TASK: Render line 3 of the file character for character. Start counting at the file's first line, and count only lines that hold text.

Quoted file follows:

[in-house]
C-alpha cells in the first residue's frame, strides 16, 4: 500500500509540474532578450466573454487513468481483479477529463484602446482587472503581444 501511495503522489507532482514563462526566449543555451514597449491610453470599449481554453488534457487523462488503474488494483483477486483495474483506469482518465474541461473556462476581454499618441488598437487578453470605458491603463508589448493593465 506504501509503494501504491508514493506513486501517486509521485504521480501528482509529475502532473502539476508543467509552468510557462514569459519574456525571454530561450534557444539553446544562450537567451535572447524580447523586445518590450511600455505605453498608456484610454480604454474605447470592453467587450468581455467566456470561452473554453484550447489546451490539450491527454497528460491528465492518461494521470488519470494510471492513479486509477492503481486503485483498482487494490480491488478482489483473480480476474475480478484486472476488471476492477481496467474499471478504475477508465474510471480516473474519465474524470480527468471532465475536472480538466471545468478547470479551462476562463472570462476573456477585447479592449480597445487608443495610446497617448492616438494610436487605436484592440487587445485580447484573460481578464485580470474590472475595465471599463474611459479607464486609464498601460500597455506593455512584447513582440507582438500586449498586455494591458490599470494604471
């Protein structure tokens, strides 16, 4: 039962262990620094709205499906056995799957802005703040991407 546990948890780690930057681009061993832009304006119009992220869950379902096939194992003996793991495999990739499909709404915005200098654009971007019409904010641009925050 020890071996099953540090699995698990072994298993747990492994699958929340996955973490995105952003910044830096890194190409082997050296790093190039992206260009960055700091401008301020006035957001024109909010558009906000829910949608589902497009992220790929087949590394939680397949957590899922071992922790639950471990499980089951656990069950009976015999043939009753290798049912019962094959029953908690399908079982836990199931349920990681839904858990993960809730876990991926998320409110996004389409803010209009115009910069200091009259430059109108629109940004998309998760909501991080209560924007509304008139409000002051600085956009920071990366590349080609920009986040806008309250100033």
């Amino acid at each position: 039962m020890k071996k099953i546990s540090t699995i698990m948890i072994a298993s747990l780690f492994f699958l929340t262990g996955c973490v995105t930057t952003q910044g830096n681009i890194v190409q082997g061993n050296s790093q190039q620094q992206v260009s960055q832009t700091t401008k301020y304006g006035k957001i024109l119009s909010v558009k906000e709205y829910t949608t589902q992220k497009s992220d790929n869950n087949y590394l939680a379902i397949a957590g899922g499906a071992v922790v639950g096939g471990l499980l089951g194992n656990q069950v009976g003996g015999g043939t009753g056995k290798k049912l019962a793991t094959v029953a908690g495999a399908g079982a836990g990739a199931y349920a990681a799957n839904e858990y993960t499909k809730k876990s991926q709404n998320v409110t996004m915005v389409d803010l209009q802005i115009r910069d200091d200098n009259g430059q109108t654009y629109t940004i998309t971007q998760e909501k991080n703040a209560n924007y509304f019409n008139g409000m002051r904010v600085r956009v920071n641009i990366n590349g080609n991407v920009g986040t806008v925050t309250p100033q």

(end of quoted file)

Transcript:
């Protein structure tokens, strides 16, 4: 039962262990620094709205499906056995799957802005703040991407 546990948890780690930057681009061993832009304006119009992220869950379902096939194992003996793991495999990739499909709404915005200098654009971007019409904010641009925050 020890071996099953540090699995698990072994298993747990492994699958929340996955973490995105952003910044830096890194190409082997050296790093190039992206260009960055700091401008301020006035957001024109909010558009906000829910949608589902497009992220790929087949590394939680397949957590899922071992922790639950471990499980089951656990069950009976015999043939009753290798049912019962094959029953908690399908079982836990199931349920990681839904858990993960809730876990991926998320409110996004389409803010209009115009910069200091009259430059109108629109940004998309998760909501991080209560924007509304008139409000002051600085956009920071990366590349080609920009986040806008309250100033």